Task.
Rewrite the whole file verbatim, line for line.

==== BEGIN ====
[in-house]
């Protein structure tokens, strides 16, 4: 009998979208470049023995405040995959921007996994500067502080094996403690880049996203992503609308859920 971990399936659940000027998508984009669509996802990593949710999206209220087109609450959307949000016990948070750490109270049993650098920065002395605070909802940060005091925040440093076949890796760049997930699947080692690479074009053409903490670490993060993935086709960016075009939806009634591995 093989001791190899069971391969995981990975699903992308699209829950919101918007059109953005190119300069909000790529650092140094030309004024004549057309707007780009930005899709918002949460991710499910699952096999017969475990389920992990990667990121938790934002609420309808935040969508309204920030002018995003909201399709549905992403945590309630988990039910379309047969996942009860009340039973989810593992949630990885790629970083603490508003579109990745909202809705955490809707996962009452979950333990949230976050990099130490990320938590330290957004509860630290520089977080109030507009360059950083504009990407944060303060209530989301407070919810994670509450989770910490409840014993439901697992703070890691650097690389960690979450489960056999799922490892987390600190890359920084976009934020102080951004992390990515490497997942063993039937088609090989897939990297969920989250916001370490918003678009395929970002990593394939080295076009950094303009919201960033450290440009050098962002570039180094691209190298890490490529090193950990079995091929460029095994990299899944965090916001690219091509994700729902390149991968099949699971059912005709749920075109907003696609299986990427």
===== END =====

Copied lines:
[in-house]
């Protein structure tokens, strides 16, 4: 009998979208470049023995405040995959921007996994500067502080094996403690880049996203992503609308859920 971990399936659940000027998508984009669509996802990593949710999206209220087109609450959307949000016990948070750490109270049993650098920065002395605070909802940060005091925040440093076949890796760049997930699947080692690479074009053409903490670490993060993935086709960016075009939806009634591995 093989001791190899069971391969995981990975699903992308699209829950919101918007059109953005190119300069909000790529650092140094030309004024004549057309707007780009930005899709918002949460991710499910699952096999017969475990389920992990990667990121938790934002609420309808935040969508309204920030002018995003909201399709549905992403945590309630988990039910379309047969996942009860009340039973989810593992949630990885790629970083603490508003579109990745909202809705955490809707996962009452979950333990949230976050990099130490990320938590330290957004509860630290520089977080109030507009360059950083504009990407944060303060209530989301407070919810994670509450989770910490409840014993439901697992703070890691650097690389960690979450489960056999799922490892987390600190890359920084976009934020102080951004992390990515490497997942063993039937088609090989897939990297969920989250916001370490918003678009395929970002990593394939080295076009950094303009919201960033450290440009050098962002570039180094691209190298890490490529090193950990079995091929460029095994990299899944965090916001690219091509994700729902390149991968099949699971059912005709749920075109907003696609299986990427």